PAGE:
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ISSUE 119 VOL 13 PUBLISHED 3/10/2006

Citizenship discussed

By Tim Rehborg
Contributing Writer

Friday, March 10, 2006

"No person is or should be illegal," said Susana De León, a representative from the Owatonna-based immigrant interest group Centro Campesino.

De León's statement brought instant applause from the crowd gathered at Tuesday’s discussion panel in the Black Ballroom on comprehensive immigration reform, She was one of four the presiding speakers at the panel, which addressed current movements in local, state and federal governments toward immigration reform.

An estimated 11 million undocumented workers now live in the United States, many of whom reside in Minnesota.

"Most immigration policies are formed at a federal level because it is a federal concern," said Loan Huynh, a panelist from the American Immigration Lawyers Association. However, the past year has seen more discussion about immigration at the state level.

All four panelists, including Northfield Chief of Police Gary Smith and Rice County attorney Paul Beaumaster, agreed that immigration is important to America’s survival. However, undocumented workers can be easy targets for business people who take advantage of immigrants’ fear of deportation, forcing undocumented workers to work longer hours for less pay than their citizen co-workers to increase their own profit.

According to federal law, crossing the border without proper documentation is not a criminal, but rather a civil violation: one faces a lawsuit rather than commits a crime. However, legislation is in motion to change this policy, making illegal immigration a criminal act.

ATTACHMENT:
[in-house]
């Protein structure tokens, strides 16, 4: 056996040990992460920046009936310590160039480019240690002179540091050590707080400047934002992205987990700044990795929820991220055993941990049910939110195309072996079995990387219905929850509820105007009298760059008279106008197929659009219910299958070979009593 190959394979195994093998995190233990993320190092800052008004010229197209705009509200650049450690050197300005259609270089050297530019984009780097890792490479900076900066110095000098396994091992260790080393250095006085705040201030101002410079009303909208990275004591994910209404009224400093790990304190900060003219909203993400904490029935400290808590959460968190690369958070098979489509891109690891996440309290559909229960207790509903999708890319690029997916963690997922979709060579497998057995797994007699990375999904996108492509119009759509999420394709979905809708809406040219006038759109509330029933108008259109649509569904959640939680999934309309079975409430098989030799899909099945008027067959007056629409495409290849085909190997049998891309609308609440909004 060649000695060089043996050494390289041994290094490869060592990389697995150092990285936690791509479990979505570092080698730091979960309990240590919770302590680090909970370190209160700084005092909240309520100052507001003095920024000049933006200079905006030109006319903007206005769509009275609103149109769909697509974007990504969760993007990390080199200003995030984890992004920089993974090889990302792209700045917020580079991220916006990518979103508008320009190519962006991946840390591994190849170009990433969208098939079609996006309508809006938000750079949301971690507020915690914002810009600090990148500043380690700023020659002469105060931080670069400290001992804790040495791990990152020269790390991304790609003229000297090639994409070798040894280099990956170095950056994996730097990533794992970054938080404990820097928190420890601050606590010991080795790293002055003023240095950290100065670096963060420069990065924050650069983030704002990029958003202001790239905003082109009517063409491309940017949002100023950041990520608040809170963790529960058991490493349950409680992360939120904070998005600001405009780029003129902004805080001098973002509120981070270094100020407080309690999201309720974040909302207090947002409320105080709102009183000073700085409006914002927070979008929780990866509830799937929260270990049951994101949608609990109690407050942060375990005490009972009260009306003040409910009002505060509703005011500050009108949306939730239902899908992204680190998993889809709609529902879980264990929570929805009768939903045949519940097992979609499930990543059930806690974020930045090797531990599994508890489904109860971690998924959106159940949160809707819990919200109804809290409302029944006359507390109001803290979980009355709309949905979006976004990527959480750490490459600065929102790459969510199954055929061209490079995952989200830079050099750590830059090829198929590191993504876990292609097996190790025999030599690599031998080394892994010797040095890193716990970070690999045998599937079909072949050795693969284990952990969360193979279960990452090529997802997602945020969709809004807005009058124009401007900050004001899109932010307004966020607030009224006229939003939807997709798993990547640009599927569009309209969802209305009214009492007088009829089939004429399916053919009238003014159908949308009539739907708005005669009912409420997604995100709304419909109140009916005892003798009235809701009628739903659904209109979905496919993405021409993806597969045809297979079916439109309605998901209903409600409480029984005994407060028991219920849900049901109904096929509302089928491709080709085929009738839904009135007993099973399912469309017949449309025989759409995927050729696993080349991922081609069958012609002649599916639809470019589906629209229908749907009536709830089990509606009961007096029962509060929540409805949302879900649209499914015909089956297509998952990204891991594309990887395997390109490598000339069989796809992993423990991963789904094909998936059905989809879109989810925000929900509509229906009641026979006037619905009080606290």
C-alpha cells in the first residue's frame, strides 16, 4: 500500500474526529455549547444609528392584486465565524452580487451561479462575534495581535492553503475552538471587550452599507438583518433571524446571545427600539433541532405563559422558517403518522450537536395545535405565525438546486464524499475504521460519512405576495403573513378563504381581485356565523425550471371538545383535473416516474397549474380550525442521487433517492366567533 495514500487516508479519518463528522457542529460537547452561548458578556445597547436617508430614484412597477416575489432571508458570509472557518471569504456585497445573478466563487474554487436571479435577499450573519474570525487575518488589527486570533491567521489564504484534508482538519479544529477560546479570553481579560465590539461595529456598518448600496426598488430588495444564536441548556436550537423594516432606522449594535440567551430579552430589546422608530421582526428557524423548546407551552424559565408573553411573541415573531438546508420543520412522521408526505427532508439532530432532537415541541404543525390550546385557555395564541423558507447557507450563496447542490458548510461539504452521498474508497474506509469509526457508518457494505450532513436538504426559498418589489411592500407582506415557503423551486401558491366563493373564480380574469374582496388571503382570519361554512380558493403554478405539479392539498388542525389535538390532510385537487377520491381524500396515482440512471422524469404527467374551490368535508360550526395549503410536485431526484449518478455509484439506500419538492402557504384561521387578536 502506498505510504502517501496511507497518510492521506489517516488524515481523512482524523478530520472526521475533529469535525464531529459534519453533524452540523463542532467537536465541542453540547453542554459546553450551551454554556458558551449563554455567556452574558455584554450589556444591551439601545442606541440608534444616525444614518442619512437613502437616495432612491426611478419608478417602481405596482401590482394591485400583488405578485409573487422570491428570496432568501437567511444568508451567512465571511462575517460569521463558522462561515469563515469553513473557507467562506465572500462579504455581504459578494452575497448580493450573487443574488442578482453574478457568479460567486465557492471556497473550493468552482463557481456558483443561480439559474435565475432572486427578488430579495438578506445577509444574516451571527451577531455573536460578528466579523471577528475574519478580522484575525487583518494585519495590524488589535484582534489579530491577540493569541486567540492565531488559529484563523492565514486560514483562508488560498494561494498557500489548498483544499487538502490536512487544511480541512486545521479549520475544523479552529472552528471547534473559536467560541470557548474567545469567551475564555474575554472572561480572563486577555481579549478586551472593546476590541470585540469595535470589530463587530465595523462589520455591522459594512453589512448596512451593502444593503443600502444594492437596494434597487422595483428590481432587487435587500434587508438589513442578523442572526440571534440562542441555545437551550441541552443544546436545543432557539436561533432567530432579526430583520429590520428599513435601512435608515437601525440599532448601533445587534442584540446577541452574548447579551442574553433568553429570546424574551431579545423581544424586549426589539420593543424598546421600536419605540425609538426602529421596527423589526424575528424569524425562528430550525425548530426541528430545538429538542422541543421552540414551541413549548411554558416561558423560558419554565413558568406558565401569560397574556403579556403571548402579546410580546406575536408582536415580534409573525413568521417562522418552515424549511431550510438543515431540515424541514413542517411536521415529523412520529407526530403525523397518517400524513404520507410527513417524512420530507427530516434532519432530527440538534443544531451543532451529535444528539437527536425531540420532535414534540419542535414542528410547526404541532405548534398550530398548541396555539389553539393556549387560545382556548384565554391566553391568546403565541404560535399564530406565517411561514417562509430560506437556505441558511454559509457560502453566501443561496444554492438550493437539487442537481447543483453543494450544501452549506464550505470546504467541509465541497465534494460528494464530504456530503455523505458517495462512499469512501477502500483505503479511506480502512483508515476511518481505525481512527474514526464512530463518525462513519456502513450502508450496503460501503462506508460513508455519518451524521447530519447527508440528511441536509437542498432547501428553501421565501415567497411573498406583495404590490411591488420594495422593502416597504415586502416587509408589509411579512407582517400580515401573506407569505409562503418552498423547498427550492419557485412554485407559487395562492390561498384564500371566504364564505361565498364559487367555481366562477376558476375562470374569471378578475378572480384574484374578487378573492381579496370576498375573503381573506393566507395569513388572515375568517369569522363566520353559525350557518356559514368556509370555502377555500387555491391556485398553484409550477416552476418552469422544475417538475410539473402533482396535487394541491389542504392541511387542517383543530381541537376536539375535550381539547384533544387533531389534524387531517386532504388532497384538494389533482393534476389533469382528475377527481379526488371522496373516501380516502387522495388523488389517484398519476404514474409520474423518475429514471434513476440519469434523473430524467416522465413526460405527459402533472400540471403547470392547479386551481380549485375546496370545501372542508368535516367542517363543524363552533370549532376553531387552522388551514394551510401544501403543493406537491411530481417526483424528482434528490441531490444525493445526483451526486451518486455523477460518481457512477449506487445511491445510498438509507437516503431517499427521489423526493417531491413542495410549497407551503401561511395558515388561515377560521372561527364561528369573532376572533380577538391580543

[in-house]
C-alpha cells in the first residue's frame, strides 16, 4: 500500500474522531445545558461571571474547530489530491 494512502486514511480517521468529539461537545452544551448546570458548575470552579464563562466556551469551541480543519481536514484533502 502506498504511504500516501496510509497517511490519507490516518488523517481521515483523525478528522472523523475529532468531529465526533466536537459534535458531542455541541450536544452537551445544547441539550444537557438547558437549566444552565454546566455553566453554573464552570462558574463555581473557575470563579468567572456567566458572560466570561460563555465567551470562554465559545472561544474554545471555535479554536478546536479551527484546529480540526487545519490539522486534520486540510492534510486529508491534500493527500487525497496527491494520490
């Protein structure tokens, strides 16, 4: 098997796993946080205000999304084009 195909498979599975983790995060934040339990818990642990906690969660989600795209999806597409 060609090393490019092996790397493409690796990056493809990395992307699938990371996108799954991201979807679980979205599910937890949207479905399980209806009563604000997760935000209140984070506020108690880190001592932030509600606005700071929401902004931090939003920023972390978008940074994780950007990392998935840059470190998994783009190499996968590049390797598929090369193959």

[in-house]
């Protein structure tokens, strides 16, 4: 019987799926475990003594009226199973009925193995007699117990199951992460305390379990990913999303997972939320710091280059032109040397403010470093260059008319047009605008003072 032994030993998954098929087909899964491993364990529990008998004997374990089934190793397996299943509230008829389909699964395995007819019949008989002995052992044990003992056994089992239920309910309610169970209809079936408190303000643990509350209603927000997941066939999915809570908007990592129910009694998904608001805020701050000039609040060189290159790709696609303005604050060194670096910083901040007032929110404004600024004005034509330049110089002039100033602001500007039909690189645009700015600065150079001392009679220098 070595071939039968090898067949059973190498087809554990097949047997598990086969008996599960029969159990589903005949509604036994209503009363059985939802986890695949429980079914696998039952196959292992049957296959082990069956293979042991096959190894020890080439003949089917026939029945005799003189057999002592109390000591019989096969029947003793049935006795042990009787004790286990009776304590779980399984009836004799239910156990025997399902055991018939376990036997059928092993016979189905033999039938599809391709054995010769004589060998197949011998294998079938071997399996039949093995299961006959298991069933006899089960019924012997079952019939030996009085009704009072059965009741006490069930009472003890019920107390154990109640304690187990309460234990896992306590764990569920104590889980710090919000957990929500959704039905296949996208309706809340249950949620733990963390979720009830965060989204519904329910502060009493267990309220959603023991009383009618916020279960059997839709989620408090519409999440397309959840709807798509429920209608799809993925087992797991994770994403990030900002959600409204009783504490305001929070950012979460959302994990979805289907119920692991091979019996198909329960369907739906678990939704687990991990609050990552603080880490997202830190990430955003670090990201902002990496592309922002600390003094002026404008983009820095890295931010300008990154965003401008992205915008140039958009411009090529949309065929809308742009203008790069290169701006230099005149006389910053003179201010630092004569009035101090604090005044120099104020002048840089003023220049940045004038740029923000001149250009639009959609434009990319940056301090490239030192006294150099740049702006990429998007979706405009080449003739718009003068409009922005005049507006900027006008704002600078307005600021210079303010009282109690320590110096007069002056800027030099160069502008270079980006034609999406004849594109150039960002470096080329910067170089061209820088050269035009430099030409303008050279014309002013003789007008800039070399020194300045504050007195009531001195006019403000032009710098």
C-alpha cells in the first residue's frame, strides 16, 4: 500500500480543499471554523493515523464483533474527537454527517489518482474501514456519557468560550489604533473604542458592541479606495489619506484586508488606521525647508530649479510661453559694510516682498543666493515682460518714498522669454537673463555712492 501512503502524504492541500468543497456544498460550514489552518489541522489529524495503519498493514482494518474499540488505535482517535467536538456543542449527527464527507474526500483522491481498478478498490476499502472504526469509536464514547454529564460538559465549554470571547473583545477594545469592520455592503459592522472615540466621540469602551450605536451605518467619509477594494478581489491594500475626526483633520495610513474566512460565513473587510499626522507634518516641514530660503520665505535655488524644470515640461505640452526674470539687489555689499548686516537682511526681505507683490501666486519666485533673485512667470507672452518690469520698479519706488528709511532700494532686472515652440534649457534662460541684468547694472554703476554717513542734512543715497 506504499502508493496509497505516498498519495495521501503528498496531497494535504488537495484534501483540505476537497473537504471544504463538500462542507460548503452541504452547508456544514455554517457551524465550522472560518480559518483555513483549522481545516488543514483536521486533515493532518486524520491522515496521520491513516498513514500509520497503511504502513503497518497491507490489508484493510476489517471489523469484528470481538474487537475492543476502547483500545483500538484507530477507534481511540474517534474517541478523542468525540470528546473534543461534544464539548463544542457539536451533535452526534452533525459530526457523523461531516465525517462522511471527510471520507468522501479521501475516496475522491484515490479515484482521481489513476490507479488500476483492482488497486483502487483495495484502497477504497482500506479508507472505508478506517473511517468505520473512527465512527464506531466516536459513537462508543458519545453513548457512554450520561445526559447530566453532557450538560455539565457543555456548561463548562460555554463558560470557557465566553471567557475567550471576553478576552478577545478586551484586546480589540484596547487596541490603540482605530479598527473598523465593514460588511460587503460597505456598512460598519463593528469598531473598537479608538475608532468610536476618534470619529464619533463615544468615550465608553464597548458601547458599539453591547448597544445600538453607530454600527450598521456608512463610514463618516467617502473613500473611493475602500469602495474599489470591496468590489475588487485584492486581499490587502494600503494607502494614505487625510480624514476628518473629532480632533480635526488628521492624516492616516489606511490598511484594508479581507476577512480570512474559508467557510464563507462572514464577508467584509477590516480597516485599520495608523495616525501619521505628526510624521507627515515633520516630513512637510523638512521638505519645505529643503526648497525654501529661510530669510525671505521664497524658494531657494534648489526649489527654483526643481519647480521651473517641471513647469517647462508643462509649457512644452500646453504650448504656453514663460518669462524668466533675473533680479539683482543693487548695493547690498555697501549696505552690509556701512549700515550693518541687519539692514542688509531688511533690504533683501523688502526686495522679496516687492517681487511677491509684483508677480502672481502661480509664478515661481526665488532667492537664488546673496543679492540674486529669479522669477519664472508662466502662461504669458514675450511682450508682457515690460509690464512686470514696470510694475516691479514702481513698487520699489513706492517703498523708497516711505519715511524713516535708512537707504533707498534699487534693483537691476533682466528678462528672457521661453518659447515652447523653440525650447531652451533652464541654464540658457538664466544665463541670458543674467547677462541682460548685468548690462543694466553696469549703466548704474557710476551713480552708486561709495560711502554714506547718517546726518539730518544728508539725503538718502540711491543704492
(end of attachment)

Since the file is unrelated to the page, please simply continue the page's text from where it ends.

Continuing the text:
Beaumaster highlighted local immigration problems. In a recent Northfield drug repossession, 11 members of the violent MS13 gang were apprehended. All were non-citizens.

Interstate Highway 35 provides a pathway for many immigrants to unconsciously bring along the gang and drug violence that inspires their move in the first place.

According to Smith, without the help of residents who "may or may not have documented status in the United States, we could not have apprehended these people. Legislation that would require us to check on documentation status would be a hazard to public safety."

Others are fighting for the right of immigrants to become naturalized citizens.

"Many families move here, work here, and establish a community here. They work in hard conditions and are a necessity for the survival of our economy," De León said.

All four panelists called for humane, sensible reform. "We all agree that our immigration policies are broken," Huynh said. He stressed the need to "respect the dignity of our workers and do not merely deport or make ‘illegal’ eleven million residents of this country."

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